Long Non-coding RNA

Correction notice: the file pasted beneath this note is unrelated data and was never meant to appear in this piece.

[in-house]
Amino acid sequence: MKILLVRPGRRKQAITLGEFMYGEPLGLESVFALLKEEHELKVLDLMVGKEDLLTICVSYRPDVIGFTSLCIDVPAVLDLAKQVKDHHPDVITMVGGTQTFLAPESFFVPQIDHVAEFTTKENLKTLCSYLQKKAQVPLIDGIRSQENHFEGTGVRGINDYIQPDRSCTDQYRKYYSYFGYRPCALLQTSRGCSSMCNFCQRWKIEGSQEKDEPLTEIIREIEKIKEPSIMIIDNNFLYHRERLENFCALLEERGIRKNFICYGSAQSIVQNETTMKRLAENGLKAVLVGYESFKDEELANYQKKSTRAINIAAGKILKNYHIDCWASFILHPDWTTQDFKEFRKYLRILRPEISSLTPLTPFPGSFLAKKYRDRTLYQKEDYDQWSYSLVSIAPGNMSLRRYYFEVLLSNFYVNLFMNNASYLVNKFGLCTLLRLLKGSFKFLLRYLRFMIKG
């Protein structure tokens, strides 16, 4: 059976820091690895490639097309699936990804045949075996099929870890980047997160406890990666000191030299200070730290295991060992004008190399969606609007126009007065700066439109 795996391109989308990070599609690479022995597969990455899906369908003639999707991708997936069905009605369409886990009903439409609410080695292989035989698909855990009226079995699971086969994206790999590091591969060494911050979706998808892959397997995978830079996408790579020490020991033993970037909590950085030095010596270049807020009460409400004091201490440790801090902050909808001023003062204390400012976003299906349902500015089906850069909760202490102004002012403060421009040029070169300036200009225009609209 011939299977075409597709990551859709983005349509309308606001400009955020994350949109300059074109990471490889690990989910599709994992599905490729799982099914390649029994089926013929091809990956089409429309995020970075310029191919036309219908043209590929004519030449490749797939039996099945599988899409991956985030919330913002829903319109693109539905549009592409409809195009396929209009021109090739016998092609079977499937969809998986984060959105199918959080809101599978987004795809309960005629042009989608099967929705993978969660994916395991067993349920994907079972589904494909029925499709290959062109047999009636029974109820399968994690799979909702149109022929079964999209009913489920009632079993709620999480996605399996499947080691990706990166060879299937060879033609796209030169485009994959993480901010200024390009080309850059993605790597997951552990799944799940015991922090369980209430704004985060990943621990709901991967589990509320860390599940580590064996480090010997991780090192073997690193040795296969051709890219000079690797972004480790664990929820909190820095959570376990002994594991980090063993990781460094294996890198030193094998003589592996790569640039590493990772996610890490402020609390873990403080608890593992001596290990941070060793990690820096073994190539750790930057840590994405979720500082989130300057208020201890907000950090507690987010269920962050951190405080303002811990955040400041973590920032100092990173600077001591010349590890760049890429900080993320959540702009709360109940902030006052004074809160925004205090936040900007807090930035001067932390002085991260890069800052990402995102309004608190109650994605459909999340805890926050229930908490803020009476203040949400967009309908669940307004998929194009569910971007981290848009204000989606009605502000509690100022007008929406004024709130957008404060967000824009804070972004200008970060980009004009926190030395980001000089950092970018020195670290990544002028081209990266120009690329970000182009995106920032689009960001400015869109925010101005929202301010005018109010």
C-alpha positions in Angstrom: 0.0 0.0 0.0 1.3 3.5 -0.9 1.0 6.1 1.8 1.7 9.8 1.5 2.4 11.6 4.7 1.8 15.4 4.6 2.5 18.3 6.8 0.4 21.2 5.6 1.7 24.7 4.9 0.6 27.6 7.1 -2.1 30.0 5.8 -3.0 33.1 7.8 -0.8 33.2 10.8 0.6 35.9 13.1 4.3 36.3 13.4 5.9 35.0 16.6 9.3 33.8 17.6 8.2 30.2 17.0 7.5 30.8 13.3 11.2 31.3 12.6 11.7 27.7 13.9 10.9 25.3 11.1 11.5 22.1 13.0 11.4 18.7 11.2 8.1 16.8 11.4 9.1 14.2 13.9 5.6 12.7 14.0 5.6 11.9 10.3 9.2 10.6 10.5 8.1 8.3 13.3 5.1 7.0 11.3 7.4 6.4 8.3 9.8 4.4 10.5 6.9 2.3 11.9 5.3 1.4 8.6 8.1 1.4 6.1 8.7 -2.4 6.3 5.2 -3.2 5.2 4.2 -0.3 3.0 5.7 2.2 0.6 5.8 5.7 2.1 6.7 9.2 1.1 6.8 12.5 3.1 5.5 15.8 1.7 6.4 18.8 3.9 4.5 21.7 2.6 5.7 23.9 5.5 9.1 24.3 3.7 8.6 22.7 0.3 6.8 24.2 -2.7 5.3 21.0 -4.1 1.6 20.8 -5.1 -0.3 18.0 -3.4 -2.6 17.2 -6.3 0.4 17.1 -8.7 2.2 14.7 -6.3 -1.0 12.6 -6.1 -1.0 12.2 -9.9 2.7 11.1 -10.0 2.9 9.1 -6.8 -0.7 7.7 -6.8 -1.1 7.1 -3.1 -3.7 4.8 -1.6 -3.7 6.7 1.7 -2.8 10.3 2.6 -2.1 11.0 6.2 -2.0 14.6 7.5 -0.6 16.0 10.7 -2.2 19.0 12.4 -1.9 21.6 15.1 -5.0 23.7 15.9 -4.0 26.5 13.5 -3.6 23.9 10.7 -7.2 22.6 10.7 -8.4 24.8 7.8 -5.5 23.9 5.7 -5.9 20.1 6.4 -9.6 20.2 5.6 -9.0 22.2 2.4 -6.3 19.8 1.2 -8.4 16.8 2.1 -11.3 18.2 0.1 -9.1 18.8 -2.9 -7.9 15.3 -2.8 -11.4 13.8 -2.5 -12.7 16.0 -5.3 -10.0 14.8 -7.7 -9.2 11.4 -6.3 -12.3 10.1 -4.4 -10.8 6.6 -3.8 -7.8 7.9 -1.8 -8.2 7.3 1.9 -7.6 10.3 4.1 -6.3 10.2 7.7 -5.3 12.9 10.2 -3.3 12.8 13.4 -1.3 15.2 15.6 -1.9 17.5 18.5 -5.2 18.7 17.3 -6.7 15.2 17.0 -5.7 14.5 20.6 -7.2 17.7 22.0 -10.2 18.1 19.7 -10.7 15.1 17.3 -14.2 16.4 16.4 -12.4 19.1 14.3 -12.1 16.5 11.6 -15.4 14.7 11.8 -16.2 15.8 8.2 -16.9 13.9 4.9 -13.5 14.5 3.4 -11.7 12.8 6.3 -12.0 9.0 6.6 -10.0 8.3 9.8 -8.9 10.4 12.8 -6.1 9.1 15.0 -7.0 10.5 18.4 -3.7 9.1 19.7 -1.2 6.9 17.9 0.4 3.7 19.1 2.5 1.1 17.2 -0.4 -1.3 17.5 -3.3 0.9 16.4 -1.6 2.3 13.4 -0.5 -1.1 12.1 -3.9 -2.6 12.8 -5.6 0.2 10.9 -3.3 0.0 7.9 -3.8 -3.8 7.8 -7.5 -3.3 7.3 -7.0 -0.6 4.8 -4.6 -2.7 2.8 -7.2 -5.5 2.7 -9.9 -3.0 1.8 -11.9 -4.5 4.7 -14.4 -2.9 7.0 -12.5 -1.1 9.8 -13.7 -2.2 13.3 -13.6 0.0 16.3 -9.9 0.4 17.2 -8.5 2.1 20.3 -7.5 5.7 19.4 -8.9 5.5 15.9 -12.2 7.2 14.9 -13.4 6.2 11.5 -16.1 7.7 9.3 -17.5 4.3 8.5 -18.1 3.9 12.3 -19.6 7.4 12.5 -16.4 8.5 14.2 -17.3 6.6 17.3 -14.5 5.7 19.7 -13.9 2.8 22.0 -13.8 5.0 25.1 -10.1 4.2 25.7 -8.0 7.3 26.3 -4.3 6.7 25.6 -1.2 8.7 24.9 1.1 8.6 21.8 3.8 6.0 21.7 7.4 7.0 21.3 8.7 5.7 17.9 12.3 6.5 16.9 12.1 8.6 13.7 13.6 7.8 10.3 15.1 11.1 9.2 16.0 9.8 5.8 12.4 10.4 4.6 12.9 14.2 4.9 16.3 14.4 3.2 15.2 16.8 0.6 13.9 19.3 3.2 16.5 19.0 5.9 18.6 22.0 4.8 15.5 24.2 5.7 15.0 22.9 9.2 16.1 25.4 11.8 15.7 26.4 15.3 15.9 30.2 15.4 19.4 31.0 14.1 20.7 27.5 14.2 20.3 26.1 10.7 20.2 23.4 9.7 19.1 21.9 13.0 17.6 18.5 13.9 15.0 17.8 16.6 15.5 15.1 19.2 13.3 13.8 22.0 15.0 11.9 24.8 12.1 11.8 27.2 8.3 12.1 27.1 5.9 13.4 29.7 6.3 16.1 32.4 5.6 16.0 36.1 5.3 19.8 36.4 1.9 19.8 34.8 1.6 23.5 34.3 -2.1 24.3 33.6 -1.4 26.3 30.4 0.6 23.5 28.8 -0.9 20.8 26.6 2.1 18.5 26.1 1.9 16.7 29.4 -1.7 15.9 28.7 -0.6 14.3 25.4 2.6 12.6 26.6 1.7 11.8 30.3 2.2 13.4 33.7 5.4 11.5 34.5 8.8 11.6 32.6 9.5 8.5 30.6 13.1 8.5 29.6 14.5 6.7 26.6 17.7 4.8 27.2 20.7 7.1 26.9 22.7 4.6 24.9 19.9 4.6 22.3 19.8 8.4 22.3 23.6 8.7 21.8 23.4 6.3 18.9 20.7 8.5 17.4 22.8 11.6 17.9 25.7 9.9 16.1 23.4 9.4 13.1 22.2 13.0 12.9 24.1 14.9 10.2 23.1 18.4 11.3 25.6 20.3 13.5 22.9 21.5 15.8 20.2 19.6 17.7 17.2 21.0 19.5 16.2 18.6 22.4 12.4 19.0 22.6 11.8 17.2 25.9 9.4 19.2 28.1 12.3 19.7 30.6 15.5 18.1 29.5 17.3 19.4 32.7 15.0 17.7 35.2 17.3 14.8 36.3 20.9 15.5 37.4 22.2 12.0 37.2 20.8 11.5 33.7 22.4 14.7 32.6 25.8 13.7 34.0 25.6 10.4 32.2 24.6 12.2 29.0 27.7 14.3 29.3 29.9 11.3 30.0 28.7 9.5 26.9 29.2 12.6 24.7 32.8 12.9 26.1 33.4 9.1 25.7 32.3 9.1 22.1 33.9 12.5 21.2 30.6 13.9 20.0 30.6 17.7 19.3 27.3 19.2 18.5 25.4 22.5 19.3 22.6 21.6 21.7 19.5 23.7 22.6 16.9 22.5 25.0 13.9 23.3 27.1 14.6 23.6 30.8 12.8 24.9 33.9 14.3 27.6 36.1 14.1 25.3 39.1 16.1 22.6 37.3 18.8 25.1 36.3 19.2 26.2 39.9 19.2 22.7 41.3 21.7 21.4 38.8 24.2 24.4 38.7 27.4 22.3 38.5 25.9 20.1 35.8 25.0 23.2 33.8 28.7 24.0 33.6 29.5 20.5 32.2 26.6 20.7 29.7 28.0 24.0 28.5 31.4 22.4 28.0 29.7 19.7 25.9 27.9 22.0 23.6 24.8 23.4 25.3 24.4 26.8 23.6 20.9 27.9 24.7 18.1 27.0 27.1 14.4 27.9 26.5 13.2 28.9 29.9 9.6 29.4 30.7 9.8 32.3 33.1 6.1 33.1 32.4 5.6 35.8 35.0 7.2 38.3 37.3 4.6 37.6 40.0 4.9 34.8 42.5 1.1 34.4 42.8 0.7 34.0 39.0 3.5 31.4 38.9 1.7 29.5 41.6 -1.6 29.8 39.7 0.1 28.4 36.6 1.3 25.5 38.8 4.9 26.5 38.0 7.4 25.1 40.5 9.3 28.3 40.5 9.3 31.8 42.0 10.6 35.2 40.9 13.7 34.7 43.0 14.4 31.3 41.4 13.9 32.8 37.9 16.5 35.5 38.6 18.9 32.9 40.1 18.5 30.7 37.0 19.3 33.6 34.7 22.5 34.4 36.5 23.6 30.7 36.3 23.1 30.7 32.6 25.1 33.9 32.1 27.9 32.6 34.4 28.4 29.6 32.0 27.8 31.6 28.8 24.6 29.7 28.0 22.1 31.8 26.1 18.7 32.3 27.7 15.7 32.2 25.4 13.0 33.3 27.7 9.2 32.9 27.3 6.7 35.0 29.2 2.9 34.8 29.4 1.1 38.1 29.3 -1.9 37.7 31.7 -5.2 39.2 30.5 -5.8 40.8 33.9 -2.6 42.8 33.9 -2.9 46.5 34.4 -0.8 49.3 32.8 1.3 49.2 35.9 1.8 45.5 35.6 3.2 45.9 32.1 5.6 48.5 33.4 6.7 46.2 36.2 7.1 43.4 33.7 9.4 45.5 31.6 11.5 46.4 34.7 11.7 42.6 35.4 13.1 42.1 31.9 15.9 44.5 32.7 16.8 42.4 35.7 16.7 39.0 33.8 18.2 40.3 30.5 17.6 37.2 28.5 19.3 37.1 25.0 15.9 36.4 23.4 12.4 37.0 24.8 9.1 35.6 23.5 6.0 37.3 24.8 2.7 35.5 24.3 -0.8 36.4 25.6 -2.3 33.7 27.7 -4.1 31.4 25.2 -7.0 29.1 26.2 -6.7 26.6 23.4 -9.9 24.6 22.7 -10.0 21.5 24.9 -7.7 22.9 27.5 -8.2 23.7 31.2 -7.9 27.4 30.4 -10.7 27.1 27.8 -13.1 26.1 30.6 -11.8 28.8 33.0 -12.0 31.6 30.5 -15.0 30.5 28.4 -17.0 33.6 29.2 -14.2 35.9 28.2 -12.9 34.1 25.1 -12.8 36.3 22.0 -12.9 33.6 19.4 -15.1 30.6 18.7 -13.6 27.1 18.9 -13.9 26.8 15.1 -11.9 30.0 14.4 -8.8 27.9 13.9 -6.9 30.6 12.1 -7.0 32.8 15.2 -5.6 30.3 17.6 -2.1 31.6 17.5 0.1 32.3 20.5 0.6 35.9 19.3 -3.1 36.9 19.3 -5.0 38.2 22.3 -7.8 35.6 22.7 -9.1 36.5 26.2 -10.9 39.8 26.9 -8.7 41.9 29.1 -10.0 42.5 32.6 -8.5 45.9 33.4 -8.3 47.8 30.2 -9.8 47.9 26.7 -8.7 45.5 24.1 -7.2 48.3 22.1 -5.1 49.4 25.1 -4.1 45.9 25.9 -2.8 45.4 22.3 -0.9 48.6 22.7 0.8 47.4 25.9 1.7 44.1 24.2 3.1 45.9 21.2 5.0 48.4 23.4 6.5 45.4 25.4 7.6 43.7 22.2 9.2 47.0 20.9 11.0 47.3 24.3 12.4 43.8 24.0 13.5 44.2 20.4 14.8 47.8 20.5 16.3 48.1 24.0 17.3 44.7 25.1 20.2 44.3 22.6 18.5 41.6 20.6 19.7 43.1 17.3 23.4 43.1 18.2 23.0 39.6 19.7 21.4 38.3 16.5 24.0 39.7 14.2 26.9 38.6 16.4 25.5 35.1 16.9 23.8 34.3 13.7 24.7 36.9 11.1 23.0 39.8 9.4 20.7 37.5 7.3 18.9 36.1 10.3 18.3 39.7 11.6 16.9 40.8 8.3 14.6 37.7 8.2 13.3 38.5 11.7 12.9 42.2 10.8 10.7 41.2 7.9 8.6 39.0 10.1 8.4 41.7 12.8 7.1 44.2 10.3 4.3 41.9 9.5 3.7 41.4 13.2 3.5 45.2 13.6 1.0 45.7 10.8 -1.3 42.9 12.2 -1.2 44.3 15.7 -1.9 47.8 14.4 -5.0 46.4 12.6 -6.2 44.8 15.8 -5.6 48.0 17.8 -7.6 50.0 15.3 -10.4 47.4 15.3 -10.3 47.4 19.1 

Long non-coding RNAs (lncRNAs) are transcripts longer than 200 nucleotides that have little or no protein-coding capacity, and have drawn intense research efforts recently (Schaukowitch and Kim, 2014). While lncRNAs were at first considered transcriptional noises, recent studies have demonstrated that they play essential roles in biological pathways, including X inactivation, imprinting, development, and differentiation (Danis et al., 2016; Valentino et al., 2017; Zendjabil et al., 2017). lncRNAs can regulate many processes in mammalian and gene expression through a diversity of mechanisms and at different levels, but the available research tools are still insufficient. Therefore, their functions in epilepsy remain unclear. It is known that lncRNAs can serve as molecular scaffolds for combinations of chromatins and proteins, such as homeobox A1 (HOXA1). lncRNAs can also act as enhancers, for instance as enhancer RNAs (eRNAs). They can also repress transcription through inhibiting RNA polymerase II or mediating chromatin remodeling and histone modification (Hewson et al., 2016).